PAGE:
Ramón Cruz has been elected as the Sierra Club’s new president, becoming the first Latino to hold that position in the organization’s 128-year history. The Sierra Club’s National Board of Directors is democratically elected by the organization’s membership and serves its 3.8 million members and supporters.
“I’m honored to be elected president of the Sierra Club and excited to be the first Puerto Rican to hold that position,” said Cruz. “I recognize that my term comes during the enormously difficult and unprecedented COVID-19 pandemic and the dark days of the Trump administration. The challenges we face are daunting, and we must meet them by advocating first and foremost for policies that protect the most vulnerable among us.”
Cruz holds degrees from American University in Washington D.C. and Princeton University in New Jersey. He has over 20 years of experience in advocacy at the intersection of sustainability, environmental and energy policy, urban planning, and climate change. He has worked as Deputy Director of the state environmental regulatory agency in Puerto Rico, and held senior positions at the Environmental Defense Fund, the Partnership for New York City, and the Institute for Transportation & Development Policy.
“Ramón Cruz is a leader who has dedicated his life to protecting and preserving our environment, and the Sierra Club is thrilled to have him as our president,” said Sierra Club executive director Michael Brune.
“I recognize that my term comes during the enormously difficult and unprecedented COVID-19 pandemic and the dark days of the Trump administration. The challenges we face are daunting, and we must meet them by advocating first and foremost for policies that protect the most vulnerable among us.”
Ramón Cruz, Sierra Club, President
Among Cruz’s top priorities as Sierra Club president are:
-Advancing the Sierra Club’s movement toward equity and justice by ensuring that the organization is an inclusive space for all people, and by partnering with local groups nationwide in accordance with the Jemez Principles.
-Doubling down on the Sierra Club’s work to defeat the anti-environmental agenda of the Trump administration and the fleet of industry lobbyists and associates he has put in charge of the most important governmental agencies.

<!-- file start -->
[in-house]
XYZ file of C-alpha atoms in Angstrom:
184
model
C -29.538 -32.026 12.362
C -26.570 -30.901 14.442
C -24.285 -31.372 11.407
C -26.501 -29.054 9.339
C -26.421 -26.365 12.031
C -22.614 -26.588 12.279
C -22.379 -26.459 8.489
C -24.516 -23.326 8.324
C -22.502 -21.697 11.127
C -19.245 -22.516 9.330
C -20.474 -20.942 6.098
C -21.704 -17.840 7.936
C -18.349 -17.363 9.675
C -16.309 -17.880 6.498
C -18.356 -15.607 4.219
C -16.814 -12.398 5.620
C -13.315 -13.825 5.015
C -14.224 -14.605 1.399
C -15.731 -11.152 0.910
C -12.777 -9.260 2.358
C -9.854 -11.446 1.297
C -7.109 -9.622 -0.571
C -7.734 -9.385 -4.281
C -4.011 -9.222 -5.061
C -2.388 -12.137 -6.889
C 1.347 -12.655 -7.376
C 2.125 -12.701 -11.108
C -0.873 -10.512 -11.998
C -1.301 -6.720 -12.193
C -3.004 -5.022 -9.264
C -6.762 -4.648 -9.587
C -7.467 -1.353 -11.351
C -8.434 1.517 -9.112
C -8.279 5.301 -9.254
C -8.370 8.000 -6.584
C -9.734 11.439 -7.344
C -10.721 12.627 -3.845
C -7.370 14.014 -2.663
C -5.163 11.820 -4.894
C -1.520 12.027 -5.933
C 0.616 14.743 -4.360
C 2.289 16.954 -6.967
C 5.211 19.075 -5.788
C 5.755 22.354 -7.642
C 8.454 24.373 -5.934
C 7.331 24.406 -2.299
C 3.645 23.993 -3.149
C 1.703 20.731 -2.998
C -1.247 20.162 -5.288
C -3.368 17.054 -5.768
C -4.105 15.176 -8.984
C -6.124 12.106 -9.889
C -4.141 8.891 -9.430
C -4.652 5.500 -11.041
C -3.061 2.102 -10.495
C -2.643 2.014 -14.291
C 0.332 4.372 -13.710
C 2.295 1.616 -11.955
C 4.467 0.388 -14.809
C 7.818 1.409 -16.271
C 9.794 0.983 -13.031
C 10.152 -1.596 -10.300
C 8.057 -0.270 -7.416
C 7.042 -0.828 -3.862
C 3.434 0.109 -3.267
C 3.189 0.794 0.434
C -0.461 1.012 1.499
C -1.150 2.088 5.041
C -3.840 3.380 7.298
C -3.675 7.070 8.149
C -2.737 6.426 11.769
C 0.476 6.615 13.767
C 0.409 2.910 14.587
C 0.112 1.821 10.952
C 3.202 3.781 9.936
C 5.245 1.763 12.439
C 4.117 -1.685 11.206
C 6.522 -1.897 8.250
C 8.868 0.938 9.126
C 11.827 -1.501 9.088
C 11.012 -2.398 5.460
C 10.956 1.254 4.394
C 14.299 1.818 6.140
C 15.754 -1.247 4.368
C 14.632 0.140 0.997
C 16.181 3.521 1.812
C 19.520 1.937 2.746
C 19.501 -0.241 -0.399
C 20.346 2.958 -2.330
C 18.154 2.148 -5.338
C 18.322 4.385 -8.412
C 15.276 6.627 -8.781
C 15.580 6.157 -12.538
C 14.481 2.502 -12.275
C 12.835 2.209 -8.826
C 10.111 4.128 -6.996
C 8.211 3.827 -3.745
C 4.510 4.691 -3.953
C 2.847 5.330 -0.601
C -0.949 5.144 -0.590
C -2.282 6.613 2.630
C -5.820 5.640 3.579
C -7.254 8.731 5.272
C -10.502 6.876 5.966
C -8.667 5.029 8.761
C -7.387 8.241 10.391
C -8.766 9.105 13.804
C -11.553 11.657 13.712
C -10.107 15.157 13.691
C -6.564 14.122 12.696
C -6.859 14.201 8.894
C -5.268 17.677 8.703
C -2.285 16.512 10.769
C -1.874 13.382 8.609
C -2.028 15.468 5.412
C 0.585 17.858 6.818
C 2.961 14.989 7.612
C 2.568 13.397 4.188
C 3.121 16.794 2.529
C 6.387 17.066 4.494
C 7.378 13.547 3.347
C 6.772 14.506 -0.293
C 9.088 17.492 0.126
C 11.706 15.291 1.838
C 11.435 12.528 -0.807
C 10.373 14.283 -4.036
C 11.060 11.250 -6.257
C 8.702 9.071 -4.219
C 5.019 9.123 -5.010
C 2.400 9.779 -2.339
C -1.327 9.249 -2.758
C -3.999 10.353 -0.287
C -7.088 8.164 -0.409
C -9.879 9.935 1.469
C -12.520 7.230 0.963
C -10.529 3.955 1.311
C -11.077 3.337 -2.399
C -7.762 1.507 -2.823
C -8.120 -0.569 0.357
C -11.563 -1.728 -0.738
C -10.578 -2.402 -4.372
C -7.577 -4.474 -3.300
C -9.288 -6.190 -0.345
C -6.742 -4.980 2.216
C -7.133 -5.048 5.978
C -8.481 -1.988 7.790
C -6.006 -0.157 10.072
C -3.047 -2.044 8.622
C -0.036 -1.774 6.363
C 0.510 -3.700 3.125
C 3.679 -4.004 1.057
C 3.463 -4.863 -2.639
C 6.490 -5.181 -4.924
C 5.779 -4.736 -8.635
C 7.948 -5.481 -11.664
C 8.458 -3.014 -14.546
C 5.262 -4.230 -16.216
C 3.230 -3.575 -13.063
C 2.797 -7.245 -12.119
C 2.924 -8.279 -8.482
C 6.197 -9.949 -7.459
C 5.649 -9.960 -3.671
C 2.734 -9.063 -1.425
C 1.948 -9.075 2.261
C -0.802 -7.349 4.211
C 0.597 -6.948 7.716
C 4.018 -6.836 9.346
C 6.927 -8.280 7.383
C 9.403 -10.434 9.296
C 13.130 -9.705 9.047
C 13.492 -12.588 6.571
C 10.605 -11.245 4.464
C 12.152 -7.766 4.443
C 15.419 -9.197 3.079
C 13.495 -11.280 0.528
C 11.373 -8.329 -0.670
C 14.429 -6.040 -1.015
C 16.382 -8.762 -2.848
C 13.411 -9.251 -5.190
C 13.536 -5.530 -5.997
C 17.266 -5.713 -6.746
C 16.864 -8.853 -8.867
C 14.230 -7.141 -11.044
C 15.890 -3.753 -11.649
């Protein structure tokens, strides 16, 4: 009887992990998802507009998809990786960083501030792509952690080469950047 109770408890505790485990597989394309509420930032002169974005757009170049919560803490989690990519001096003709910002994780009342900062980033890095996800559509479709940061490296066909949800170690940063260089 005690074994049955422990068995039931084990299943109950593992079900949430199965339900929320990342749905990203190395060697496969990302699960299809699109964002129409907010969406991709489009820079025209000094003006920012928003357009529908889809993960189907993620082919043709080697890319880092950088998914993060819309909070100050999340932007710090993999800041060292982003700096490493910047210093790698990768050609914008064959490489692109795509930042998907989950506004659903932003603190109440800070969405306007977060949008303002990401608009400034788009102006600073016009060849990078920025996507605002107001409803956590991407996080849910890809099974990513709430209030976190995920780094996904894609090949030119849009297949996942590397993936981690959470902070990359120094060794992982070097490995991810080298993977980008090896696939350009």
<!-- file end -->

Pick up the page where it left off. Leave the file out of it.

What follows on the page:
Learn more about Cruz’s background, motiviations, and vision for the Sierra Club in this Q&A.
What first sparked your interest in environmental issues?
My mother was a big influence on me. She formed an ecology club in school that collected materials to recycle, when almost no one in Puerto Rico was recycling. I was part of that club. My extended family would also gather at every special occasion in a beautiful spot in the mountains behind the El Yunque National Rainforest and early on I realized the value of beautiful, pristine places.
I arrived to the environmental movement through social activism while in college. I admired many of the social movements of the 20th Century, especially in Latin America and valued the interconnection between them — anti-war, human rights, women’s rights, the environment While leading the Latino Club at American University, we brought activists from Latin America to speak on campus that helped radicalize me a little bit. I remember a former guerrilla fighter turned environmental activist from Uruguay who had a big impact on me as she told me her journey and how fighting for a just, equitable society is the same fight as preserving nature for everyone, especially those who are not born yet.
Years later, my arrest as part of the movement to get the US Navy to stop practicing bombing in the island of Vieques further defined my career and commitment to environmental advocacy and policy.
How did you first hear about the Sierra Club?